Abby awoke with the kind of headache she usually only had after a night out on the drink. She looked to the side and saw the state of the tent. It looked as though they'd been burglarised. "Ethan?" she asked, spotting that his sleeping bag was empty. She looked towards the front of the tent and saw the large rift in the canvas. Fear began to swell within her. She realised she wasn't wearing a top and pulled Ethan's sleeping bag over herself. There was a twinge of pain as the fabric rode over her breasts. They were sometimes tender from breastfeeding her little one. This morning though it felt as though she'd fed the five thousand. She looked down and saw the bruising over them and that the nipples were raw. She tried to recall the previous night. They'd made love but it hadn't been rough. She couldn't remember anything after that.
She dressed and ventured out of the tent. All there was to see was the tumbledown wall and nothing else.
"Ethan!" Abby shouted for all she was worth.
Abby sat in the office with her hands wrapped around a hot cup of coffee. They'd sent out the ground team and the helicopter team. The police had been called due to the ruined tent and the blood that she'd found and were being dropped off at their campsite.
The radio operator was watching her warily as he liaised with both teams.
"Nothing? Over" He asked.
"Visibility is at ninety-five percent and we can't spot anything. We're gonna do a loop five miles to the north and circle back. Over."
Abby had been listening. "No sign of him?" She asked, even though she'd heard as much.
The man shook his head. He looked to be heading into retirement with his white hair. His face bore the stains of a lifetime out in the elements, more leather than anything. "Ask you a question?"
"Sure." Abby said.
"It's a little personal."
"Okay." Her eyes narrowed.
"Wondering how I can put this delicately. Are you lactating?"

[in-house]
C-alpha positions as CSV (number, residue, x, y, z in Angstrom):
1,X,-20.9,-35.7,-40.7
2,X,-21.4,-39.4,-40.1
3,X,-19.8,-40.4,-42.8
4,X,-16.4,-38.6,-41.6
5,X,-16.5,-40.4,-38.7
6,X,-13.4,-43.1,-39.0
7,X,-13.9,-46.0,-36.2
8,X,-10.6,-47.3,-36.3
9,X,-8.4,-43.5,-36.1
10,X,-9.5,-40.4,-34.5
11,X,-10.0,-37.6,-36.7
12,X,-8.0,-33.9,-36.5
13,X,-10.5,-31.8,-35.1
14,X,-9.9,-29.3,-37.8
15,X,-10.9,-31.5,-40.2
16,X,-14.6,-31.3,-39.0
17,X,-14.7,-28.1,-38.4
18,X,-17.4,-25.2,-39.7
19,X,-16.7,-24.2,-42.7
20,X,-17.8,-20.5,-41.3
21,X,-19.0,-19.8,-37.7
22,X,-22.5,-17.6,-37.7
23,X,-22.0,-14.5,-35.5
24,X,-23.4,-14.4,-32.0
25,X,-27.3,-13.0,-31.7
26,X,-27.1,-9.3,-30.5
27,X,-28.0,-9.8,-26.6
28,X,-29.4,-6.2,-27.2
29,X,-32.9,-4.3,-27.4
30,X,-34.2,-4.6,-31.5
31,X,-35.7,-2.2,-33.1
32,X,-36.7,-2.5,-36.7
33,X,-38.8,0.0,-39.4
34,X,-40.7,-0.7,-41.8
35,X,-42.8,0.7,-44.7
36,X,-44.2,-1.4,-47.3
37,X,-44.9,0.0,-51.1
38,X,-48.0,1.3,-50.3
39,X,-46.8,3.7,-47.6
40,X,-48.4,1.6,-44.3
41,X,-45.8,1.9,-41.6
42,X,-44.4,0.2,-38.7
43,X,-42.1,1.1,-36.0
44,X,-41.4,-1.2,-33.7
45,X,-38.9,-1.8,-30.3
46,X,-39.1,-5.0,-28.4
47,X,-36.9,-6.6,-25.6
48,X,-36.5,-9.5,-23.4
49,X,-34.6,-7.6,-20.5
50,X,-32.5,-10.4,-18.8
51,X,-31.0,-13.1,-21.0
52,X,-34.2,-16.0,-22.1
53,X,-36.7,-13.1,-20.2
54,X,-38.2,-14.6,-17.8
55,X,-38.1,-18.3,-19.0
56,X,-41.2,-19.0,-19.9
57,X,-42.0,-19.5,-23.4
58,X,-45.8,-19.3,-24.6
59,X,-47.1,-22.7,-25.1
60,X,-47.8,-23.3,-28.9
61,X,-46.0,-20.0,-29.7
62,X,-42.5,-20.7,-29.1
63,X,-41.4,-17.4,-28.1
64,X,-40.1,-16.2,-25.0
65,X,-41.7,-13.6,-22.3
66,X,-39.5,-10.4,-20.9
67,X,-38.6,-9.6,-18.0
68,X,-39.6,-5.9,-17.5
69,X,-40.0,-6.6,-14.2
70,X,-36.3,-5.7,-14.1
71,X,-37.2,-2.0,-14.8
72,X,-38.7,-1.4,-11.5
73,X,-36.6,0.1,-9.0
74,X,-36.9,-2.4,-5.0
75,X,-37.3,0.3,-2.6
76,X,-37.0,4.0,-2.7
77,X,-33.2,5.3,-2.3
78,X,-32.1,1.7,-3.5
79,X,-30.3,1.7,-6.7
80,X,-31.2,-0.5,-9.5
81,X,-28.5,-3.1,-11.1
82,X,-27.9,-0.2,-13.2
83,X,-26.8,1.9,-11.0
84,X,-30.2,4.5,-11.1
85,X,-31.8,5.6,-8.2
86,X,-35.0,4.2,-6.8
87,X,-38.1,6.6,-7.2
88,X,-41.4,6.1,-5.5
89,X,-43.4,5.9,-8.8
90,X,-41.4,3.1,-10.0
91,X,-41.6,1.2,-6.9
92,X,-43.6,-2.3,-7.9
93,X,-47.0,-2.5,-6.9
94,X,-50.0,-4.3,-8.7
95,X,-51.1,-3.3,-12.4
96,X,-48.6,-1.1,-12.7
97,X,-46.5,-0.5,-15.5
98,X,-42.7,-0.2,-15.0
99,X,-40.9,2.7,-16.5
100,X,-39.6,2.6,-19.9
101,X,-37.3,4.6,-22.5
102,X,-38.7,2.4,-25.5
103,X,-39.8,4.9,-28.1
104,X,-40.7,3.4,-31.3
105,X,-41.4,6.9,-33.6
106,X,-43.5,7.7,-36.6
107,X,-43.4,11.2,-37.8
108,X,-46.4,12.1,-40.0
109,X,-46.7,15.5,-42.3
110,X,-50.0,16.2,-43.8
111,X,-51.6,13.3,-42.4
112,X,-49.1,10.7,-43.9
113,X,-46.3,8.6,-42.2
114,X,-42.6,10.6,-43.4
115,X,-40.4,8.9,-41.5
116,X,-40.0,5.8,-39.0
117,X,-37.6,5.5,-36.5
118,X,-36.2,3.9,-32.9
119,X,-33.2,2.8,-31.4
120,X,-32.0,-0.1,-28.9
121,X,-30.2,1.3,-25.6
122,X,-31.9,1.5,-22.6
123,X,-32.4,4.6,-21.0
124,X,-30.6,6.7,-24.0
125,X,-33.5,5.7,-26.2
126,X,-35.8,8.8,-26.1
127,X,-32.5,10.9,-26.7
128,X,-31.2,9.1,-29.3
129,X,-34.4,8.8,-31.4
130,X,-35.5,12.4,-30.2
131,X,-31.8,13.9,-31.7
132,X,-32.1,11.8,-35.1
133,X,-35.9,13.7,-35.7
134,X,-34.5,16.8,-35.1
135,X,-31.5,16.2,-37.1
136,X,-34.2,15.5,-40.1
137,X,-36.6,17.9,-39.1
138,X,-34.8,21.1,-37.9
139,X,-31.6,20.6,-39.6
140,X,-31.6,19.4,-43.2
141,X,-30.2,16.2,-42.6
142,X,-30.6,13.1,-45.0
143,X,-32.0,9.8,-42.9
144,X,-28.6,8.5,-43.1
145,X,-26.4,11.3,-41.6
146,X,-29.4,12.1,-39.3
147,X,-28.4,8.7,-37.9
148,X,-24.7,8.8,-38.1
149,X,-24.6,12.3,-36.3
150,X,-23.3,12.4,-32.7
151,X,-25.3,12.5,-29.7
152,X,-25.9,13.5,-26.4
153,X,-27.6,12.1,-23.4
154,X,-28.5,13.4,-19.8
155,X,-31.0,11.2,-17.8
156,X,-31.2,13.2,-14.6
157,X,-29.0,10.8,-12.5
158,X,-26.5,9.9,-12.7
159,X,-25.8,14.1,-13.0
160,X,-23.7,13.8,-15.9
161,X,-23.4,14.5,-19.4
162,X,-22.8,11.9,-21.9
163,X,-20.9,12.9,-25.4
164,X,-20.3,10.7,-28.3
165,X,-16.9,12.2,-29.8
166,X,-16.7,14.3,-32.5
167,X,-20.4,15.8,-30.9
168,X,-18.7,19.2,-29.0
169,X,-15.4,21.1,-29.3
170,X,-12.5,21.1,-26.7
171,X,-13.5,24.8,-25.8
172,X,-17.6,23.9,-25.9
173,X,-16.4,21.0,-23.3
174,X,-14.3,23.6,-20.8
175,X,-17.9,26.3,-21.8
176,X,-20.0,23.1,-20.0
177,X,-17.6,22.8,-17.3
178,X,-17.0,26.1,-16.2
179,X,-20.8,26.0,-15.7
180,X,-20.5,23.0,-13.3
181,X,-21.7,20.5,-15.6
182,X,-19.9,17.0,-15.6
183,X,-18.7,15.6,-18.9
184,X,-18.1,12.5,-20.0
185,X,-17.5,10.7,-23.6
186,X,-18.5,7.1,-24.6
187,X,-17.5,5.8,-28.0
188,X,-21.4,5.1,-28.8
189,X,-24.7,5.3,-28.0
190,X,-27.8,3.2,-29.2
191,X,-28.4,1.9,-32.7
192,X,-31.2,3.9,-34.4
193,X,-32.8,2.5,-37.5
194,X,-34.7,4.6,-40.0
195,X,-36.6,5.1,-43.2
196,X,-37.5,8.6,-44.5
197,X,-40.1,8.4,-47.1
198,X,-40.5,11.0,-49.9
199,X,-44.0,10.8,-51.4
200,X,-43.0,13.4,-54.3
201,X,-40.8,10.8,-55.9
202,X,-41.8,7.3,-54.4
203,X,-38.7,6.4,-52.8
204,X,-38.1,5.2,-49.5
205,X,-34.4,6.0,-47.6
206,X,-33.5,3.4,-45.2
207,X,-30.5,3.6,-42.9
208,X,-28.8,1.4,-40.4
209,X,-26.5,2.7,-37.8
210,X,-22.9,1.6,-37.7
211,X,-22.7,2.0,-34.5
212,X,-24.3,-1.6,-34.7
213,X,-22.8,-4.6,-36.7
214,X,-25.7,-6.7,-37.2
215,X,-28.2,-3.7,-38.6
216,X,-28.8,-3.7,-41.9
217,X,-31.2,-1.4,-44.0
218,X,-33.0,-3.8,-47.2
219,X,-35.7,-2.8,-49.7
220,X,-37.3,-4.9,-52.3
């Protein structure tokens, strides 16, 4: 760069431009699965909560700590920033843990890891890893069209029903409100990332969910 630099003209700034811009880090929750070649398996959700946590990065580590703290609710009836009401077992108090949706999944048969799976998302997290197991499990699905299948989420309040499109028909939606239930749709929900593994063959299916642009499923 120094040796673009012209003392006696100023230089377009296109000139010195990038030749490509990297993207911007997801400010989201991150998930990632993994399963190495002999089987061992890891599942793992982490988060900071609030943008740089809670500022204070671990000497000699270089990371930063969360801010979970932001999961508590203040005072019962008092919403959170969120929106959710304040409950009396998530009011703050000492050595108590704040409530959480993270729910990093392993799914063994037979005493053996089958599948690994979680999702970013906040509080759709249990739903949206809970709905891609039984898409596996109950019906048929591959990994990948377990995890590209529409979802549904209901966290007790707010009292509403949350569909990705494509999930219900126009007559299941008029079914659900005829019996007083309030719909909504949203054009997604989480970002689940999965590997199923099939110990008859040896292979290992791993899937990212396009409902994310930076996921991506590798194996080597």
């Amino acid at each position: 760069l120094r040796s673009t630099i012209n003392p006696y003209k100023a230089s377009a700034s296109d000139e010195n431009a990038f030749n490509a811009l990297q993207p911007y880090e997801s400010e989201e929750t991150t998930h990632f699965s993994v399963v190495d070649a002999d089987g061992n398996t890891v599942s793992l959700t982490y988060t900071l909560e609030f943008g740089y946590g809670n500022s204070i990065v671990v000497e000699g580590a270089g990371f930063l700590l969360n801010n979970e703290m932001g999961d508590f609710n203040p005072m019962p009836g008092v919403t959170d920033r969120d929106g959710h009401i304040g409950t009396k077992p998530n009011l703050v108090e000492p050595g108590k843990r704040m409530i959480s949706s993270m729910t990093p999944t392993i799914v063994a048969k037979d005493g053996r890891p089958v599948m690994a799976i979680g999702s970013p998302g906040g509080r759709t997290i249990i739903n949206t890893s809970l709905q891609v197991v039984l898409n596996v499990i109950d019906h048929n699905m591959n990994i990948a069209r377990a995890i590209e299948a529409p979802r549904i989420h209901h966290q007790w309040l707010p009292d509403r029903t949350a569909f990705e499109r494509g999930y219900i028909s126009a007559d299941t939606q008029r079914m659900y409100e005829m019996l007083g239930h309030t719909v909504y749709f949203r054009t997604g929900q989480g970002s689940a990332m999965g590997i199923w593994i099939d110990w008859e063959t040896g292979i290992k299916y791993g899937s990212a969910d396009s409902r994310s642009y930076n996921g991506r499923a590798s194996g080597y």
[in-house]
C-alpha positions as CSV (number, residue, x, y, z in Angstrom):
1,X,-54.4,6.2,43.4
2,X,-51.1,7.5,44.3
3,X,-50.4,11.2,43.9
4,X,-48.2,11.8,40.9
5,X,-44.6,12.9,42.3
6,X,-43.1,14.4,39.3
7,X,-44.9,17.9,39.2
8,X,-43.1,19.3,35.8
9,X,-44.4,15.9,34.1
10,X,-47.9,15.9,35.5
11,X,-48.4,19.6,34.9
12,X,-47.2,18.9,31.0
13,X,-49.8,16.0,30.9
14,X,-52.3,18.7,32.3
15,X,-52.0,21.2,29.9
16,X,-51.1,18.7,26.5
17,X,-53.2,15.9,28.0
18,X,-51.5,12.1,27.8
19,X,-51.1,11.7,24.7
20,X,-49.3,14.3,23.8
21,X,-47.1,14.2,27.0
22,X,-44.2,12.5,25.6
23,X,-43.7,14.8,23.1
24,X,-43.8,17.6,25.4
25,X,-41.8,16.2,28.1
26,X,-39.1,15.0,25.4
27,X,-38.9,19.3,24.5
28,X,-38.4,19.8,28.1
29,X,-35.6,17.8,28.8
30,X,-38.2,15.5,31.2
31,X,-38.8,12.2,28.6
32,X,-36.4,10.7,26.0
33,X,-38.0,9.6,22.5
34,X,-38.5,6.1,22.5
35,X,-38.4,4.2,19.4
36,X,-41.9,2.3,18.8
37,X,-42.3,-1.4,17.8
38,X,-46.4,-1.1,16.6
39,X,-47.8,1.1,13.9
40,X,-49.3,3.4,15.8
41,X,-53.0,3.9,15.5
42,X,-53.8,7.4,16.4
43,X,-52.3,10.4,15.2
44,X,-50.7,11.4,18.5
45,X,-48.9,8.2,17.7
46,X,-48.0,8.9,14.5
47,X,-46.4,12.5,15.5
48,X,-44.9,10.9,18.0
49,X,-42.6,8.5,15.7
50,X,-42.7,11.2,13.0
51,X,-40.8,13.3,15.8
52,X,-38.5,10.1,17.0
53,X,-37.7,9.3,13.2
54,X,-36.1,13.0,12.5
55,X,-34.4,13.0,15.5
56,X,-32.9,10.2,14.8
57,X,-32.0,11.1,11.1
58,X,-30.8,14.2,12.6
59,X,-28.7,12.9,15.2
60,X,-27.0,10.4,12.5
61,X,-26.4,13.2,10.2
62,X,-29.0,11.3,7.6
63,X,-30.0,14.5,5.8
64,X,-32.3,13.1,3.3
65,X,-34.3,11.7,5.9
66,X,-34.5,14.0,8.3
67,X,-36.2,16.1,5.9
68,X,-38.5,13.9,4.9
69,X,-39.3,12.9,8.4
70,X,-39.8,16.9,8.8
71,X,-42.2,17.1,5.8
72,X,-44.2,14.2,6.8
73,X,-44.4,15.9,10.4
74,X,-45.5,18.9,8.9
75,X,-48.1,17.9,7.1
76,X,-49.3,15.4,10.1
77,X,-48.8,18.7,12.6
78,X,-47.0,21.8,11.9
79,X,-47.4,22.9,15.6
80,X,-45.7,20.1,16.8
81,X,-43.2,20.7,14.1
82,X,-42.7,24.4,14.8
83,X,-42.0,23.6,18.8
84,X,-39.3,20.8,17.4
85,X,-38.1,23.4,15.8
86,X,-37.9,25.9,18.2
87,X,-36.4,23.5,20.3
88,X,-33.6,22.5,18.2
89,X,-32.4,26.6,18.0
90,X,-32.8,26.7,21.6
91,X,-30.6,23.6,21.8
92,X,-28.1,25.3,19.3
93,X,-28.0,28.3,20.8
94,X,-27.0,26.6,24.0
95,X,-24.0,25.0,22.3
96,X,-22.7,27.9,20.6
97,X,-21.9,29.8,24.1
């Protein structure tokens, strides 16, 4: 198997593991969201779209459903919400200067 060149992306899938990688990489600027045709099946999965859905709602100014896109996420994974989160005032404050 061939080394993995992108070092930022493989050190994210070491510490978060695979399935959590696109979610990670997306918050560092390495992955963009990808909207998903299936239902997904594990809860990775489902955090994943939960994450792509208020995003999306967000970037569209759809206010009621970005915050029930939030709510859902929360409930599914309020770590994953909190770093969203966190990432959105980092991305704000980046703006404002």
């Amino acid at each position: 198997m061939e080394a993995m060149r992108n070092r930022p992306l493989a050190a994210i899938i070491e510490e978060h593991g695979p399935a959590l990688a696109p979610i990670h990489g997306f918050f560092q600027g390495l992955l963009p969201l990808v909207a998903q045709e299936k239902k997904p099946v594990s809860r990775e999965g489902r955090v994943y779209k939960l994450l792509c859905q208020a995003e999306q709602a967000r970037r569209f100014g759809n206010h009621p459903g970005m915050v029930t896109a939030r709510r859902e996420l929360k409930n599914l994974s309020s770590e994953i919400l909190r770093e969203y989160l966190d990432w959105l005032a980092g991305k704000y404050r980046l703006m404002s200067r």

"What?" Her eyes widened.
"I mean, breastfeeding?"
"I know what it means, why'd you need to know?"
"Are you in discomfort this morning?" He looked to be in discomfort at asking such questions.
Abby looked outraged for a moment, but it was true, she was both those things. She replied, "Yes."
The radio operator got up and walked over to one of the windows. "The Cu Sith is back."
The radioman turned, knowing he'd said too much but couldn't help himself. "A hound, a legend, whatever you want to call it." He moved back to his desk and picked up the radio. "Come in St. Bernard. Over"
A couple of seconds went by before. "I hear you base, what's up? Over"
"I need you to return to base. We need to get the woman back to the lowland. Over"
"Is she ill? Over"
"Then it'll have to wait. There's another half-hour of light left, we're not gonna waste it. Over."
"Loud 'n' clear. Over" The radioman rubbed a hand over his brow. He made for the door and bolted it. He looked at the windows.
"What's the matter?" Abby asked.
The radioman dug out the flare gun and kept it in his grip. He turned to her. "It has mouths to feed."
"I'm not following."
"The Cu Sith will be back for you, it has mouths to feed."
Abby didn't get to ask another question for the noise of three loud barks sounded from the door and the radioman crossed his chest and said a prayer.